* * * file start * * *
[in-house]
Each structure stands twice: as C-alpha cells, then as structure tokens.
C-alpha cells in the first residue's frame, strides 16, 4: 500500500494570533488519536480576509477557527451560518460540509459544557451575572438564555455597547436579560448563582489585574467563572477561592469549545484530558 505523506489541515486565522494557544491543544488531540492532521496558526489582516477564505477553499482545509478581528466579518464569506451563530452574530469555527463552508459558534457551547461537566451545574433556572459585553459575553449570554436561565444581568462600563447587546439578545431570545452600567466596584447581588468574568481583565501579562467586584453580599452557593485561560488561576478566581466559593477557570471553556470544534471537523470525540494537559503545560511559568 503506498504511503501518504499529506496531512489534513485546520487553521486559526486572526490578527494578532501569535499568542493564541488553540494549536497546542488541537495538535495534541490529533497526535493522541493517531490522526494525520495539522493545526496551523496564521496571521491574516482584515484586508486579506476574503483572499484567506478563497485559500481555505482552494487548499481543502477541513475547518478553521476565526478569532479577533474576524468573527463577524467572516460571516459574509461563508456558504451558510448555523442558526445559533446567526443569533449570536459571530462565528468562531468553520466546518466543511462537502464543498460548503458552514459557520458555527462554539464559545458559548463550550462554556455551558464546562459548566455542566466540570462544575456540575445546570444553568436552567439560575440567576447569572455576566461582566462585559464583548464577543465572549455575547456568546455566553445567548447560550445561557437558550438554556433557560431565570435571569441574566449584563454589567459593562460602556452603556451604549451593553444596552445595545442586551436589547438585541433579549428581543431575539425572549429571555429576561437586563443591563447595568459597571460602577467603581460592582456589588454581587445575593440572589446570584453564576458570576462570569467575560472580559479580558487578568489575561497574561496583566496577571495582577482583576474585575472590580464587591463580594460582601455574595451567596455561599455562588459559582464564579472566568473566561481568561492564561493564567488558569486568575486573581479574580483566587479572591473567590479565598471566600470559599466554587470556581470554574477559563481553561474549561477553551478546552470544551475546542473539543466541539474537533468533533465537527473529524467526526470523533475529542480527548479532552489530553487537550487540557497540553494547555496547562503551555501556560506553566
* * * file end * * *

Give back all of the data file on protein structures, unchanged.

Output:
[in-house]
Each structure stands twice: as C-alpha cells, then as structure tokens.
C-alpha cells in the first residue's frame, strides 16, 4: 500500500494570533488519536480576509477557527451560518460540509459544557451575572438564555455597547436579560448563582489585574467563572477561592469549545484530558 505523506489541515486565522494557544491543544488531540492532521496558526489582516477564505477553499482545509478581528466579518464569506451563530452574530469555527463552508459558534457551547461537566451545574433556572459585553459575553449570554436561565444581568462600563447587546439578545431570545452600567466596584447581588468574568481583565501579562467586584453580599452557593485561560488561576478566581466559593477557570471553556470544534471537523470525540494537559503545560511559568 503506498504511503501518504499529506496531512489534513485546520487553521486559526486572526490578527494578532501569535499568542493564541488553540494549536497546542488541537495538535495534541490529533497526535493522541493517531490522526494525520495539522493545526496551523496564521496571521491574516482584515484586508486579506476574503483572499484567506478563497485559500481555505482552494487548499481543502477541513475547518478553521476565526478569532479577533474576524468573527463577524467572516460571516459574509461563508456558504451558510448555523442558526445559533446567526443569533449570536459571530462565528468562531468553520466546518466543511462537502464543498460548503458552514459557520458555527462554539464559545458559548463550550462554556455551558464546562459548566455542566466540570462544575456540575445546570444553568436552567439560575440567576447569572455576566461582566462585559464583548464577543465572549455575547456568546455566553445567548447560550445561557437558550438554556433557560431565570435571569441574566449584563454589567459593562460602556452603556451604549451593553444596552445595545442586551436589547438585541433579549428581543431575539425572549429571555429576561437586563443591563447595568459597571460602577467603581460592582456589588454581587445575593440572589446570584453564576458570576462570569467575560472580559479580558487578568489575561497574561496583566496577571495582577482583576474585575472590580464587591463580594460582601455574595451567596455561599455562588459559582464564579472566568473566561481568561492564561493564567488558569486568575486573581479574580483566587479572591473567590479565598471566600470559599466554587470556581470554574477559563481553561474549561477553551478546552470544551475546542473539543466541539474537533468533533465537527473529524467526526470523533475529542480527548479532552489530553487537550487540557497540553494547555496547562503551555501556560506553566